Man refuses to surrender Civil War re-enactment
April 12, 2009
SELMA — The Confederacy may have surrendered 144 years ago, but a descendant of three gallant Southern soldiers is not giving up his fight to save an event that commemorates one of the last clashes of the Civil War.
At one time, the Battle of Selma re-enactment was among Alabama’s most popular April tourist attractions as Reb and Yankee "troops" re-created a battle that took place in the waning days of the war.
Declining attendance in participants and spectators led directors to wave the white flag earlier this year and call off the 2009 version of the event. Apparently, it was one of those "forever" decisions.
Galloping to the rescue is James Hammonds who has helped promote the re-enactment since its inception. He also commands an artillery unit named for Jefferson Davis.
"This is too important to us and to history to stop," he said as he toured an area near where the actual battle took place on April 2, 1865, when a large contingent of experienced Union troops overwhelmed a defensive position held by old men and boys.
A successful businessman and history buff, Hammonds began efforts to save the re-enactment almost as soon as the sponsoring group canceled it. One of the first things he did was incorporate the "April 1865 Society Inc."
One of his favorite Civil War books is "April 1865: The Month That Saved America." He felt it would be an appropriate name for his group because he and those helping him are trying their best to save the re-enactment.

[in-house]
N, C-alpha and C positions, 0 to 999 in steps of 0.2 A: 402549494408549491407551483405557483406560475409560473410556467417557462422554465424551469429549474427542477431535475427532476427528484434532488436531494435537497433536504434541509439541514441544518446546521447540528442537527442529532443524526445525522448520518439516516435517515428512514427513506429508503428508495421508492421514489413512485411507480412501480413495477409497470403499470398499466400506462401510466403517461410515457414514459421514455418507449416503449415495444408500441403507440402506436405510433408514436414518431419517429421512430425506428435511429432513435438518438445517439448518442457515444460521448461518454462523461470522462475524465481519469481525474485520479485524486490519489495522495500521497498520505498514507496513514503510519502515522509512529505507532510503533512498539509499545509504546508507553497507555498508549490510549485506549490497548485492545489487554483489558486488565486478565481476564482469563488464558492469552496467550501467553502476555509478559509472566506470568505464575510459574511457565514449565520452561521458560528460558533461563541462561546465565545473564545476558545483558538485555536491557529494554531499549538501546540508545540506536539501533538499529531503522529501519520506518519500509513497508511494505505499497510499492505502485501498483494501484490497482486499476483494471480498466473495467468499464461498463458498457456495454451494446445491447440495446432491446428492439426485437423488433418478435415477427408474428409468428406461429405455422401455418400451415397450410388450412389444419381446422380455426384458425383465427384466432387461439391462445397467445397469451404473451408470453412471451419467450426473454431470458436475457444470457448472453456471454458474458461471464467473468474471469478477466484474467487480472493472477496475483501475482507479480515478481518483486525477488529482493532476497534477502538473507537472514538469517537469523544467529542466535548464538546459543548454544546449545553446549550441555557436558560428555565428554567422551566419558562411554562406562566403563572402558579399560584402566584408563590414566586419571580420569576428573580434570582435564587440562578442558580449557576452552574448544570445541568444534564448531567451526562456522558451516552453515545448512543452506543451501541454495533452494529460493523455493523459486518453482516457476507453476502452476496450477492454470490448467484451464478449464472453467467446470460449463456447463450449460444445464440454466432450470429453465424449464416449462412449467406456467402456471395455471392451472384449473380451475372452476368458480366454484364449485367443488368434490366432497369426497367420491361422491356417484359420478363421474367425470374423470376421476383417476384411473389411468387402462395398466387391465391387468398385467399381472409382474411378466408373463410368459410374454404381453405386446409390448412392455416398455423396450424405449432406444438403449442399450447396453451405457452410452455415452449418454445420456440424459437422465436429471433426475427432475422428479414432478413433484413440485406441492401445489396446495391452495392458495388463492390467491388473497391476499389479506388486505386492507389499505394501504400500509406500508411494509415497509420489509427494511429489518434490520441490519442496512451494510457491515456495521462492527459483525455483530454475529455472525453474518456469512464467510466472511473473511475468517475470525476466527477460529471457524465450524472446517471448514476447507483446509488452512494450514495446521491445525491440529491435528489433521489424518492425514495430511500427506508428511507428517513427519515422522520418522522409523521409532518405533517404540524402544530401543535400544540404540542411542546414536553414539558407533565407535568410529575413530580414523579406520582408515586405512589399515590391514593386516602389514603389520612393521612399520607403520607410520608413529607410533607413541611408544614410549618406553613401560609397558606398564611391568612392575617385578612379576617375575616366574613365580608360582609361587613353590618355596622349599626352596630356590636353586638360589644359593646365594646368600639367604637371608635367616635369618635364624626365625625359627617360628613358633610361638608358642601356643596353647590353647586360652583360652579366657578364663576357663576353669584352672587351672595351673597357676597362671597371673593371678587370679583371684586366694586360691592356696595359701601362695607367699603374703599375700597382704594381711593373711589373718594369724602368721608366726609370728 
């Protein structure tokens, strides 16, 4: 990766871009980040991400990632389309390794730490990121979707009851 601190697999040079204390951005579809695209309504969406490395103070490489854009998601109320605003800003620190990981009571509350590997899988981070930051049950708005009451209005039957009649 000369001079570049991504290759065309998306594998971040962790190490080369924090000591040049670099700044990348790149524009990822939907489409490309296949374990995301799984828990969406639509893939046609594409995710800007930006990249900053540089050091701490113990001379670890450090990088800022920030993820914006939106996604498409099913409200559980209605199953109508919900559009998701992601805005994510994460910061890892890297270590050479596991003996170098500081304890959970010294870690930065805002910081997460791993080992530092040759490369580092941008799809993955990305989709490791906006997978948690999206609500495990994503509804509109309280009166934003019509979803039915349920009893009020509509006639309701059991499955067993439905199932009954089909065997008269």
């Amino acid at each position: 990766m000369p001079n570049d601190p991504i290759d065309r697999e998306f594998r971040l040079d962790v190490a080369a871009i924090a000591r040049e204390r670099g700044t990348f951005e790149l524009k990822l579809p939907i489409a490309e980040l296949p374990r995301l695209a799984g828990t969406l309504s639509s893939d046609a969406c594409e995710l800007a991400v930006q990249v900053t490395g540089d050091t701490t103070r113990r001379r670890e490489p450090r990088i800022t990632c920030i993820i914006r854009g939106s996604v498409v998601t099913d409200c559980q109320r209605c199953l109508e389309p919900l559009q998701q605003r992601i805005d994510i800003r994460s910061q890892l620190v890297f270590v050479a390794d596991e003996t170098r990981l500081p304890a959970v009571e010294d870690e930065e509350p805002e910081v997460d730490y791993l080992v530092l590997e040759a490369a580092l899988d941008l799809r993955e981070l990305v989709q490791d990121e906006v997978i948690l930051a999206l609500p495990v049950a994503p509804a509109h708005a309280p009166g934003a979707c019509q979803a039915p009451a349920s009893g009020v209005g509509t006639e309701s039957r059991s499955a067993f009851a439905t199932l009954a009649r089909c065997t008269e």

This year’s event begins Friday with "School Day" at the park, followed by two days of demonstrations, military tactics, a ball at historic Sturdivant Hall and the "battle" at 2 p.m. April 19.
The re-enactment has had its ups and downs since the first one in 1987. Rain wiped out one show. On another occasion, motorcycle racing replaced it at the same site.
Hammonds is determined to save the re-creation of a major moment in Alabama history. There were few Civil War battles in the state and Selma was one of the most important.
The town was one of only two arsenals supplying weapons for Confederate troops. When the Yankees arrived, the war was long lost for the South and the raid was more punitive than strategic.
As so happens with many community events, there are good and there are bad years. Hammonds believes he and his friends can pull the re-enactment out of its slump.
"I’m calling this a rebuilding year," he said. "It’ll be similar to Auburn’s football team. They’ve got a new coach and a new spirit. I can see that happening here, too."
Since Hammonds is one of Alabama’s most ardent Auburn football fans, his efforts to save The Battle of Selma re-enactment make him the "coach." His game plan is simple:
"We just need to spread the word, and it’s looking good right now," he said. "We’ve only had a few weeks to get the battlefield in shape, but it is looking good. Re-enactors from around the South are coming. We’re hoping that several hundred will be here."
He and his "troops" are spending long days at the site, but they feel it’s a worthwhile mission.
Mayor George Evans, in office only a few months, is making the event one of his priority projects.
Civil War re-enacting is an expensive hobby.